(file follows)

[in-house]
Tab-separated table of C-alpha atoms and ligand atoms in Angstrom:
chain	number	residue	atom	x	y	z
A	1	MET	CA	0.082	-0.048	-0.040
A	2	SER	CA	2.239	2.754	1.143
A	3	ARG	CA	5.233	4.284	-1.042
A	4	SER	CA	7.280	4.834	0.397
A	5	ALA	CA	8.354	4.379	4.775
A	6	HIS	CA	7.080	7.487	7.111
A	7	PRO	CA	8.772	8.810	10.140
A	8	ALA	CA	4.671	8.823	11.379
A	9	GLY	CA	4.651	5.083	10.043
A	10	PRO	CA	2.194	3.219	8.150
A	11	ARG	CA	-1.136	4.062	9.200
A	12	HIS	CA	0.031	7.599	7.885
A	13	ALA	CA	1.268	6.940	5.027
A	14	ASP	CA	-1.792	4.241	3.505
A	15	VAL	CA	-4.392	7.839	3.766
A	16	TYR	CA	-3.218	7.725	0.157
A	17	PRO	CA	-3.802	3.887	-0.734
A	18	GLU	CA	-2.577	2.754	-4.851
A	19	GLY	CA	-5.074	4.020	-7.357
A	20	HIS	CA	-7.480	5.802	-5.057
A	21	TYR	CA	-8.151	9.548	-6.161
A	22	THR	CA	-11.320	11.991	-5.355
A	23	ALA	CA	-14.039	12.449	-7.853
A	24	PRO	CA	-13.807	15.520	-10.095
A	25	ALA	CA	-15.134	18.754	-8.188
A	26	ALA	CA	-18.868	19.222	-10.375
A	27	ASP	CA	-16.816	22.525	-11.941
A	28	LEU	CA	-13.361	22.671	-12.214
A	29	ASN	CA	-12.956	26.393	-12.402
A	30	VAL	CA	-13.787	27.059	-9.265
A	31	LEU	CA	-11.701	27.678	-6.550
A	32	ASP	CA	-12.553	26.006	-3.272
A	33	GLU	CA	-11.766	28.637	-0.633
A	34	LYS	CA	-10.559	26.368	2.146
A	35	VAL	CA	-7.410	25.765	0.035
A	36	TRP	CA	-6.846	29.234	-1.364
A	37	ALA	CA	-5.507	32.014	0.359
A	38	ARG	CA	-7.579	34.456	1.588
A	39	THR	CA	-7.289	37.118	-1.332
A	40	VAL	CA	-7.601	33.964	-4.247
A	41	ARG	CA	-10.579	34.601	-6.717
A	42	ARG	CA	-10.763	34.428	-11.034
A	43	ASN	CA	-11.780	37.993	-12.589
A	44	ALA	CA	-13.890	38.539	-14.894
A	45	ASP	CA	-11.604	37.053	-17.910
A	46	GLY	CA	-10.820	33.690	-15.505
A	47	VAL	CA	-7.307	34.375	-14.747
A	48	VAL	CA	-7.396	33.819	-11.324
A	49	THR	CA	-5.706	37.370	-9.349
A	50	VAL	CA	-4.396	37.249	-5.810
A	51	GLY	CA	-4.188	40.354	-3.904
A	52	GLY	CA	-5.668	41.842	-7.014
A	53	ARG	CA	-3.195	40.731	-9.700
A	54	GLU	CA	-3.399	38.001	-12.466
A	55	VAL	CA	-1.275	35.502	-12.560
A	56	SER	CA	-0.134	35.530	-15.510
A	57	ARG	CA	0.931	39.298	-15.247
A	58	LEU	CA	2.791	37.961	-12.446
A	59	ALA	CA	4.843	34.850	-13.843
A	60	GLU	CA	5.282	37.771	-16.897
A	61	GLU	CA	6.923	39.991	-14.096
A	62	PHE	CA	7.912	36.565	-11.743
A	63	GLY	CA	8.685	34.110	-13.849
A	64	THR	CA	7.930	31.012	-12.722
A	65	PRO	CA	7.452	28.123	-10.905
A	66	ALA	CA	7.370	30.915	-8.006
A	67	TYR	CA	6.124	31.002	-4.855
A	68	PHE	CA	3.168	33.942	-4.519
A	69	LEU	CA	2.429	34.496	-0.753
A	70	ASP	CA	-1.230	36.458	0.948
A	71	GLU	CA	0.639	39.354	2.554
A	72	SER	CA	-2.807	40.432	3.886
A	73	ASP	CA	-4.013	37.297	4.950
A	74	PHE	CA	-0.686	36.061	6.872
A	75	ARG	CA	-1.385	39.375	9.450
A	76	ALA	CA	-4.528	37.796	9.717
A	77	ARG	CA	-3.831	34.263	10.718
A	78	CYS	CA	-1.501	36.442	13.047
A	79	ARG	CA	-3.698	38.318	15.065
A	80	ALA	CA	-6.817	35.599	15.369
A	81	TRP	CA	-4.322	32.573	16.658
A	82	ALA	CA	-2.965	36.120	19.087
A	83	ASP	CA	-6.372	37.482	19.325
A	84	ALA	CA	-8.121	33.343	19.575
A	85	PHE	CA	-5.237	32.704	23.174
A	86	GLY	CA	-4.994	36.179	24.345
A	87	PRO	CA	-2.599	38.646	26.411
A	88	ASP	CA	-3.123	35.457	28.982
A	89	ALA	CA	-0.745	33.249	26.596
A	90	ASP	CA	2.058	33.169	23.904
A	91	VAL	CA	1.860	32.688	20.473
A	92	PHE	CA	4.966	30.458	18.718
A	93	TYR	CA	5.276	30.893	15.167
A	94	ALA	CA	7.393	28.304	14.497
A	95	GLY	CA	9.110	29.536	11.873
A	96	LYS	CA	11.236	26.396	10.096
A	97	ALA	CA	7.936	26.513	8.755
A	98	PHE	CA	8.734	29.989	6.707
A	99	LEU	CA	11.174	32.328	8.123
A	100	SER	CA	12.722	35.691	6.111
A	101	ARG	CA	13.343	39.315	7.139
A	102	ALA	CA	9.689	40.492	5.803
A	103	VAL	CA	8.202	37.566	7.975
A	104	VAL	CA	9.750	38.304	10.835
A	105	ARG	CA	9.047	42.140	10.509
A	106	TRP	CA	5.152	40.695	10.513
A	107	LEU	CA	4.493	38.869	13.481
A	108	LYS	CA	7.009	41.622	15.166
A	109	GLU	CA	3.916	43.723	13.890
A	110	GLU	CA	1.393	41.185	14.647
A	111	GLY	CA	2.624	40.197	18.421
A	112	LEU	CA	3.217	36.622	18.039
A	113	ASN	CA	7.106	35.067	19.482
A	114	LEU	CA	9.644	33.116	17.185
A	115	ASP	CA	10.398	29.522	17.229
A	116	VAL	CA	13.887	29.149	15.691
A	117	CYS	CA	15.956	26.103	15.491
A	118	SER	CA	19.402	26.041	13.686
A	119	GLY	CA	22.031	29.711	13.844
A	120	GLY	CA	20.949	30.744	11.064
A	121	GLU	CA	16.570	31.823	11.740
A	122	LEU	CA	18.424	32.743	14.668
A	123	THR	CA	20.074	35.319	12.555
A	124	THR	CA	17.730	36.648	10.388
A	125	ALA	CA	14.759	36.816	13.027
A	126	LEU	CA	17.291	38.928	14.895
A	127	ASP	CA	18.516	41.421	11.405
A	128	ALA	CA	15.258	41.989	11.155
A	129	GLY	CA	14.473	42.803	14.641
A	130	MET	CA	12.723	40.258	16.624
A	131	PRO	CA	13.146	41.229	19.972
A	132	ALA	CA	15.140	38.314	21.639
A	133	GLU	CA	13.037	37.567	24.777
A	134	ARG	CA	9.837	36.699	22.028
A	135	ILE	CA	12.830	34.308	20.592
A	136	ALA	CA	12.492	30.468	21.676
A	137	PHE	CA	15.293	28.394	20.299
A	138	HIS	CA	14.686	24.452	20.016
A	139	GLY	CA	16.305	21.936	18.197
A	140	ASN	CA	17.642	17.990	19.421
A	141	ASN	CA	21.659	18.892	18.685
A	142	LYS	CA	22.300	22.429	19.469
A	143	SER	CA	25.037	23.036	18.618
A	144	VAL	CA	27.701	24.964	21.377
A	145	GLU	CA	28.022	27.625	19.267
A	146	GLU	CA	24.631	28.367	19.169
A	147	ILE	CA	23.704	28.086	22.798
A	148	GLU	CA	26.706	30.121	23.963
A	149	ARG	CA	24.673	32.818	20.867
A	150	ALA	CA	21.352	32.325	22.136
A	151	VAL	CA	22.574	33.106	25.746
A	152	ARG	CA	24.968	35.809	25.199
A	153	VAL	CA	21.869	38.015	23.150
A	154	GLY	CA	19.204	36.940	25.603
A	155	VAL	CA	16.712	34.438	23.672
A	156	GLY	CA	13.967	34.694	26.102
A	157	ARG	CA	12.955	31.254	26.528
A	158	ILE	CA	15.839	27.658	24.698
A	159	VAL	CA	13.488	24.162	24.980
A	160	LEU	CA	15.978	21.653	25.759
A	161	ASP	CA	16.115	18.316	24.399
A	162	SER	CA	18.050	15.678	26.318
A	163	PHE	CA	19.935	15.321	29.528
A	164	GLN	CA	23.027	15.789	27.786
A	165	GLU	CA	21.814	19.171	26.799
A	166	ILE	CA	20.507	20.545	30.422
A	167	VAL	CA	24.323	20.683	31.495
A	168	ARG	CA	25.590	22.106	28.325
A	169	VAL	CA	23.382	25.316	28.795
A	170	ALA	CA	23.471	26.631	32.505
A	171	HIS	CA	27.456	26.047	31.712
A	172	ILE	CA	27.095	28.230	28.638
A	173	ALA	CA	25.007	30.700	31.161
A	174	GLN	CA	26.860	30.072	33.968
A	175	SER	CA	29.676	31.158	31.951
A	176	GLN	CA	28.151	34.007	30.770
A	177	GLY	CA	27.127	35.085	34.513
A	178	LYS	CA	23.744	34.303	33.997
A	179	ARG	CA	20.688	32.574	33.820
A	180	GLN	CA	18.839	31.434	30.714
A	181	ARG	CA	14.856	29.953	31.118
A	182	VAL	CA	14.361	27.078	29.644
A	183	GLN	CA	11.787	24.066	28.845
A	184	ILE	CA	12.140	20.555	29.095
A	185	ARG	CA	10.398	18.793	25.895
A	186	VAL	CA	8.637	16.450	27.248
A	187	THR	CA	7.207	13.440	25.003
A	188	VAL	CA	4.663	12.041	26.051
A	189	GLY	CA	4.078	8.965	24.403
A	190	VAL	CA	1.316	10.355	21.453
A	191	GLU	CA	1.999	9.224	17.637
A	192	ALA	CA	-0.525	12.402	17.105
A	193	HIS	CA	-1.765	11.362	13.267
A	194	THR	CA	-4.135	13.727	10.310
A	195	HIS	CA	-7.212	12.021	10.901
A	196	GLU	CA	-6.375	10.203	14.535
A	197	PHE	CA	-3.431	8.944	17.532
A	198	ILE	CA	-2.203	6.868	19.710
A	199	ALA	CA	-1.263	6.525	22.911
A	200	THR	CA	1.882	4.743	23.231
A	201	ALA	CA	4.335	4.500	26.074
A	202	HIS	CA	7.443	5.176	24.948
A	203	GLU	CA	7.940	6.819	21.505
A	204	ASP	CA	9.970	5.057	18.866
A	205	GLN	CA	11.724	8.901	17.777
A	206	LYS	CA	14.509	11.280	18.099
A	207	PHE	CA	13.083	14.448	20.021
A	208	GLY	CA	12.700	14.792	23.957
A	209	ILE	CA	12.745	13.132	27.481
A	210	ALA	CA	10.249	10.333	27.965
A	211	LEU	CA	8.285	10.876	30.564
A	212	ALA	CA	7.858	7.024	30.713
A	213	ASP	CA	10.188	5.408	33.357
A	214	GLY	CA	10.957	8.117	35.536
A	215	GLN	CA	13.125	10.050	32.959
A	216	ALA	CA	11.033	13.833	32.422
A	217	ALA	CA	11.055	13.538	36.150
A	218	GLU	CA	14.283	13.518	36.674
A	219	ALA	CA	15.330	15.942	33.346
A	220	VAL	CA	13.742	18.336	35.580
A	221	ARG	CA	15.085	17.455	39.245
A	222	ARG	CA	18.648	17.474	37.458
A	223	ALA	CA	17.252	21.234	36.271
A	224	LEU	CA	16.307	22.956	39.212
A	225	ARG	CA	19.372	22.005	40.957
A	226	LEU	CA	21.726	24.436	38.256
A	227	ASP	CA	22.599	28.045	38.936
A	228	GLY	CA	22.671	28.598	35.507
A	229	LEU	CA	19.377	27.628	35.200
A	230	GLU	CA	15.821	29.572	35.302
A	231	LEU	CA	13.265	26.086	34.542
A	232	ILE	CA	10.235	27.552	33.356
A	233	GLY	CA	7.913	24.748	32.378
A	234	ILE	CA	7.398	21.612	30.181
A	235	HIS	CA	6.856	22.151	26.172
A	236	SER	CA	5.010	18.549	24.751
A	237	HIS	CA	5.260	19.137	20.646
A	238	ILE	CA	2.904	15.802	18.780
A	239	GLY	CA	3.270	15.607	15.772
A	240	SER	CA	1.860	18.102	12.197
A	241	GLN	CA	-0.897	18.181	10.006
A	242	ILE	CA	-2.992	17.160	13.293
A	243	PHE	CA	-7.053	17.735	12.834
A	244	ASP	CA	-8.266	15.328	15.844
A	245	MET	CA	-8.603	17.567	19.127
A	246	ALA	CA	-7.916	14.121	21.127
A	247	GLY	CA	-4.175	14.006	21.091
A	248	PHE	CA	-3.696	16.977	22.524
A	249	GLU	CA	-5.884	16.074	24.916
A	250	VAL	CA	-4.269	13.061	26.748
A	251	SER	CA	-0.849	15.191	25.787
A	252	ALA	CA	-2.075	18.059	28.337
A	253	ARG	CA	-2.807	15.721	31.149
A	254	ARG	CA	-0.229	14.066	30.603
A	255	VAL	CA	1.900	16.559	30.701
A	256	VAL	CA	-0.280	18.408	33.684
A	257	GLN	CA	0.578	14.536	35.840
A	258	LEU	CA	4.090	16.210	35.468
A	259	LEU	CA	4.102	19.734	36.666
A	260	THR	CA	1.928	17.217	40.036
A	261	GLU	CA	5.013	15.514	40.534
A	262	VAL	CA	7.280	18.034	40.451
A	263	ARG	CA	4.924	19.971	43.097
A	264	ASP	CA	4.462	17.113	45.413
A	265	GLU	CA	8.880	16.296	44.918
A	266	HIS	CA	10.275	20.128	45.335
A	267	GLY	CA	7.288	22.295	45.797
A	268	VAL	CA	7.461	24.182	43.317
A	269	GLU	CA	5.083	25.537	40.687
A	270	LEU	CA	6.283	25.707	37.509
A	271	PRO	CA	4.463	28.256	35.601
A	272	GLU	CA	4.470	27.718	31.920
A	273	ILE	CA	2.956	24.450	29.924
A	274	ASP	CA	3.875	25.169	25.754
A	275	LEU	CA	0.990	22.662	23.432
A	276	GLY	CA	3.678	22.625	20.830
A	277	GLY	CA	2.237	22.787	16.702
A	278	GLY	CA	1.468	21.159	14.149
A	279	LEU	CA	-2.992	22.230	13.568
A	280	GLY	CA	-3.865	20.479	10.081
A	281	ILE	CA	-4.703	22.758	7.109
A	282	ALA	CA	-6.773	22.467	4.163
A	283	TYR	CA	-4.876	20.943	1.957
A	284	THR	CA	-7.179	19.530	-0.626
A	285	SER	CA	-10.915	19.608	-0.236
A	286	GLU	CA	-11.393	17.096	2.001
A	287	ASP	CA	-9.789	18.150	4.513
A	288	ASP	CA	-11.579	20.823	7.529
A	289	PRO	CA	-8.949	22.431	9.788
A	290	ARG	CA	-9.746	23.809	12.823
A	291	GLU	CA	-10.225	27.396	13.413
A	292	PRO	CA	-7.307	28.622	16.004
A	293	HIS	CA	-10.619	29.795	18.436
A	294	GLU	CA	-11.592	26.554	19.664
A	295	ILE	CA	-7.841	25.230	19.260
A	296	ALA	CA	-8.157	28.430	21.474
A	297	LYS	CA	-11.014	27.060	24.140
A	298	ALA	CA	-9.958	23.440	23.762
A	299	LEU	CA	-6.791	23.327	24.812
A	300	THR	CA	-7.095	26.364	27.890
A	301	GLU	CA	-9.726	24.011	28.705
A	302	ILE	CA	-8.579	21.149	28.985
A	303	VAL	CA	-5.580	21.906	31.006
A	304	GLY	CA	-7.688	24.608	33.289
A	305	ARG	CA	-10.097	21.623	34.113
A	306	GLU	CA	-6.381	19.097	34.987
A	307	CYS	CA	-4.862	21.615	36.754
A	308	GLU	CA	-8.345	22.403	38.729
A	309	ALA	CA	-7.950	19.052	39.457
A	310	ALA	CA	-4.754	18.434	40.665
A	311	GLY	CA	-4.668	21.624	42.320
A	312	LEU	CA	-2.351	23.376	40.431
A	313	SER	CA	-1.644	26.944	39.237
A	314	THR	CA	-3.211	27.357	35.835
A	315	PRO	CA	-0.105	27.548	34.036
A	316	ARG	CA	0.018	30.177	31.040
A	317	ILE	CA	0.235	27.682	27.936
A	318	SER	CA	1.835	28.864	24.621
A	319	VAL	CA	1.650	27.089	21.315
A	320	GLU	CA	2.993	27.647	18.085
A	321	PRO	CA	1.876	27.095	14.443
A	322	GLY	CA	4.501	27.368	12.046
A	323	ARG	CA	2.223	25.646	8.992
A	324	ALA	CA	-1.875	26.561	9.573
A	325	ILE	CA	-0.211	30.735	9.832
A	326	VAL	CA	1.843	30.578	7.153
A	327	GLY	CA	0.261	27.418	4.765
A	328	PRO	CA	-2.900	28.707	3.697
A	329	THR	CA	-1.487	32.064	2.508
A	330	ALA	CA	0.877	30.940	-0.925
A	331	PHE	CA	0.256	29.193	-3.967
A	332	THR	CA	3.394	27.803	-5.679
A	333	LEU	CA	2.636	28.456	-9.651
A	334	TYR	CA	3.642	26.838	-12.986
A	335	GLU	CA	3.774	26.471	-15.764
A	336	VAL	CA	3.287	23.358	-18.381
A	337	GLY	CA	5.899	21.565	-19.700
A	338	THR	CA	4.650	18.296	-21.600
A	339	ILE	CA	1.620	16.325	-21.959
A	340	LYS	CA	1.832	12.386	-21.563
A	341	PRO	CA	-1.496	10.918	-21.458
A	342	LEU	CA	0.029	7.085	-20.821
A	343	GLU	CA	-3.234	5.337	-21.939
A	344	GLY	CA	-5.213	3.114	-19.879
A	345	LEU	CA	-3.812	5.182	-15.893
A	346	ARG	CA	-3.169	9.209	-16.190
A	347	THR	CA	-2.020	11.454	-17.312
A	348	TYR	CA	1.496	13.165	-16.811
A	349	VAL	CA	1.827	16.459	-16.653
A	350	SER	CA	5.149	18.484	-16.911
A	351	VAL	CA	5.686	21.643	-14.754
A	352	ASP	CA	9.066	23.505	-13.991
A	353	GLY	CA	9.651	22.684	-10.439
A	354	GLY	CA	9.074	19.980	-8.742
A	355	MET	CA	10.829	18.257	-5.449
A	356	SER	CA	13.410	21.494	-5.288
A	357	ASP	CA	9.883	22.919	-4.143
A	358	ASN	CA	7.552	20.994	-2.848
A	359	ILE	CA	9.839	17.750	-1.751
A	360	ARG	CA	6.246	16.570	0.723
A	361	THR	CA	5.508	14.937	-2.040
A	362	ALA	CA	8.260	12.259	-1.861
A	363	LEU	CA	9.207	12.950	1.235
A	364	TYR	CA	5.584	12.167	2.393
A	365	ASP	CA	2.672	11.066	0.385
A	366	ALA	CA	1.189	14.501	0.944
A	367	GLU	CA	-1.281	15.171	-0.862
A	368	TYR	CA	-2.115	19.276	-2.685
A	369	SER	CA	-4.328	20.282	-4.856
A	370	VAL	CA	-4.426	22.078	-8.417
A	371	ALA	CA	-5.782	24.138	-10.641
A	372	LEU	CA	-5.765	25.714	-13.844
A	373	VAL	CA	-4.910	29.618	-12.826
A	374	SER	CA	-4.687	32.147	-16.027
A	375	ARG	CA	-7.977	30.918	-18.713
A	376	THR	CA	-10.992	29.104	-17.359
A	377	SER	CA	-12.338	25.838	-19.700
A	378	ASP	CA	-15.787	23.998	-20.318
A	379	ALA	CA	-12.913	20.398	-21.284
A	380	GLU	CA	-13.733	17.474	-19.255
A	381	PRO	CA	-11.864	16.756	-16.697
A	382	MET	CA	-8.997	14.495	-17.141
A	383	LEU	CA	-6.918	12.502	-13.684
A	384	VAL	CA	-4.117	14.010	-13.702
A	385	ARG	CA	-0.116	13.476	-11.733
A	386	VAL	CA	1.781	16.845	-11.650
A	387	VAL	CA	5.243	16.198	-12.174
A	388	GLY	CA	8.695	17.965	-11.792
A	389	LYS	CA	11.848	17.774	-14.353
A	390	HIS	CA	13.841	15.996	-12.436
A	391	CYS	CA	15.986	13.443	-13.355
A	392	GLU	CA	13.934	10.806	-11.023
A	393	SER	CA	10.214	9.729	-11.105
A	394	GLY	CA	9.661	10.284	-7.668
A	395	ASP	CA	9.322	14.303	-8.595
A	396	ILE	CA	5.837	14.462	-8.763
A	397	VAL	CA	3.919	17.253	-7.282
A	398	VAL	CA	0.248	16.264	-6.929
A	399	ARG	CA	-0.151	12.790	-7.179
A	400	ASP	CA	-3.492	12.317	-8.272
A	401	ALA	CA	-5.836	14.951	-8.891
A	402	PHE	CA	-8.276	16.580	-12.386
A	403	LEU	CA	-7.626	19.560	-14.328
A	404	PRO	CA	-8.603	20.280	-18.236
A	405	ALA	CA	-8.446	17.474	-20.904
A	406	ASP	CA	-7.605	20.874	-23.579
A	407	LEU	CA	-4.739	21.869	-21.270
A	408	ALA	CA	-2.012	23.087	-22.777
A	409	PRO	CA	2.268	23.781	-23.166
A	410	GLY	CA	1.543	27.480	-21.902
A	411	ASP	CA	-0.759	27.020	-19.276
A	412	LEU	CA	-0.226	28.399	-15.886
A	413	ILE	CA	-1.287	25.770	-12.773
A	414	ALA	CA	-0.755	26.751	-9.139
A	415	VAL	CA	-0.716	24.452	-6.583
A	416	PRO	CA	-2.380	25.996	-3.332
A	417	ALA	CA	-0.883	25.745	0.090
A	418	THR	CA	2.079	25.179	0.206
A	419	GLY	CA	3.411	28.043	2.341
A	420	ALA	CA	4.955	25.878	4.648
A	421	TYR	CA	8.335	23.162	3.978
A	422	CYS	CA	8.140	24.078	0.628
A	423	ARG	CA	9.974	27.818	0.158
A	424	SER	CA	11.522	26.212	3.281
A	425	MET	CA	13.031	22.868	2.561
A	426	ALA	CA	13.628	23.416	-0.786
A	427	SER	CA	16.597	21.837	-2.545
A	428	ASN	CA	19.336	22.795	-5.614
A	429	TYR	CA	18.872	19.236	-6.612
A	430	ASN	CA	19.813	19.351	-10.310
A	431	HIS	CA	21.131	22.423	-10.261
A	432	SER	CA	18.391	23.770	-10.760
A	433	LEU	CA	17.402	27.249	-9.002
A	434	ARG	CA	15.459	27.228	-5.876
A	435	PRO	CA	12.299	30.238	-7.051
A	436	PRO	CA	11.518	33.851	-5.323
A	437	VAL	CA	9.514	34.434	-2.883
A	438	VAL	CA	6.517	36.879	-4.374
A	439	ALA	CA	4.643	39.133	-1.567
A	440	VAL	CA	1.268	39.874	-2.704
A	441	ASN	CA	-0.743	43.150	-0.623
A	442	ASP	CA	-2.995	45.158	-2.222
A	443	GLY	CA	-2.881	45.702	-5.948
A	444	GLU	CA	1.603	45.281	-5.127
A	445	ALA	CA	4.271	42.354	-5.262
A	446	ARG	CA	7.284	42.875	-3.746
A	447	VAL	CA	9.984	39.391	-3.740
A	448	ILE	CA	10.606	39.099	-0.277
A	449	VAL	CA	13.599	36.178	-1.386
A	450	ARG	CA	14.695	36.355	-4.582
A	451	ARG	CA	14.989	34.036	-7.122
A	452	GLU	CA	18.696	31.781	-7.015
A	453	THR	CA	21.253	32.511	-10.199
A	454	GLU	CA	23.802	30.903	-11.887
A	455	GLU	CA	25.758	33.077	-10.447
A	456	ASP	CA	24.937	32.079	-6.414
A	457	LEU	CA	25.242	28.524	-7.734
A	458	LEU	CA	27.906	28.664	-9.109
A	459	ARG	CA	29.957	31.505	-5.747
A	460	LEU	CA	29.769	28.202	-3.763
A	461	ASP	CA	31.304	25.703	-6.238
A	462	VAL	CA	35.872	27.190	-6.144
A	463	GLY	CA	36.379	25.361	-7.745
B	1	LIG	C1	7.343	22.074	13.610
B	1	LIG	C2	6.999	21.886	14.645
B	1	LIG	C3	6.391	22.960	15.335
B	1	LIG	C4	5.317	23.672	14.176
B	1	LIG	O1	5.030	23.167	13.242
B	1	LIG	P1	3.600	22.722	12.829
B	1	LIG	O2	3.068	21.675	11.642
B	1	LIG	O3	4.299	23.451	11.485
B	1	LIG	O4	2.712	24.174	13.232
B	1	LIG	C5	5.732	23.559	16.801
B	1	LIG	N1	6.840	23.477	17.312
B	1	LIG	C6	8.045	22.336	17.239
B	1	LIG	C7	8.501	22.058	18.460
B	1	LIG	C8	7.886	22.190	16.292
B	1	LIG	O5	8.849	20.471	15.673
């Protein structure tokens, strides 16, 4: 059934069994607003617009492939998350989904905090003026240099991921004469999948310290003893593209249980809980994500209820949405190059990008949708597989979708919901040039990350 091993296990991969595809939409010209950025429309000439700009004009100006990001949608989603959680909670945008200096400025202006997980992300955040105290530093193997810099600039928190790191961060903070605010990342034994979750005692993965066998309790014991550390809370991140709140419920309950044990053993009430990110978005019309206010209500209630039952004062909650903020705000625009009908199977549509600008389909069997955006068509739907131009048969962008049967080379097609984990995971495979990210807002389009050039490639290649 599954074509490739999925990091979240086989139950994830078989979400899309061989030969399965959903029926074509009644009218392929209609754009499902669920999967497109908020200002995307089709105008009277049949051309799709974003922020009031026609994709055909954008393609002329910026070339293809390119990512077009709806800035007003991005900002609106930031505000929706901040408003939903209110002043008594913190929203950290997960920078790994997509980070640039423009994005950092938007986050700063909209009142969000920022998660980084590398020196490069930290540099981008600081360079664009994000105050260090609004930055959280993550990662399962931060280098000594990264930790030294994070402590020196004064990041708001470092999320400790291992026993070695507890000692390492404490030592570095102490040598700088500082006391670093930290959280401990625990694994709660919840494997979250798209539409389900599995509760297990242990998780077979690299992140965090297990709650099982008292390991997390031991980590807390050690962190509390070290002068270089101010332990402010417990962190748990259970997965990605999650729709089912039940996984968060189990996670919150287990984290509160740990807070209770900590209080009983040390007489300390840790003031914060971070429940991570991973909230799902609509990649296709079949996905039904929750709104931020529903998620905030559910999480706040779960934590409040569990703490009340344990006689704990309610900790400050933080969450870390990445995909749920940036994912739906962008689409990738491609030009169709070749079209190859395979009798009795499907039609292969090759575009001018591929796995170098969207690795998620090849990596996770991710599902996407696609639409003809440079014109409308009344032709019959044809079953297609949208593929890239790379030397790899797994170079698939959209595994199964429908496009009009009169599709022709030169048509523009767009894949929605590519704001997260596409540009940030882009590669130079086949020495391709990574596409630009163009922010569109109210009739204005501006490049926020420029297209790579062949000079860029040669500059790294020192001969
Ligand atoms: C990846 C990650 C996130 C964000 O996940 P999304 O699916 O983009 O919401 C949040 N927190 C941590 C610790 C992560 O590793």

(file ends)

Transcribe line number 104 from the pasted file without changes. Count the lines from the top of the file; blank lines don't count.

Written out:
A	101	ARG	CA	13.343	39.315	7.139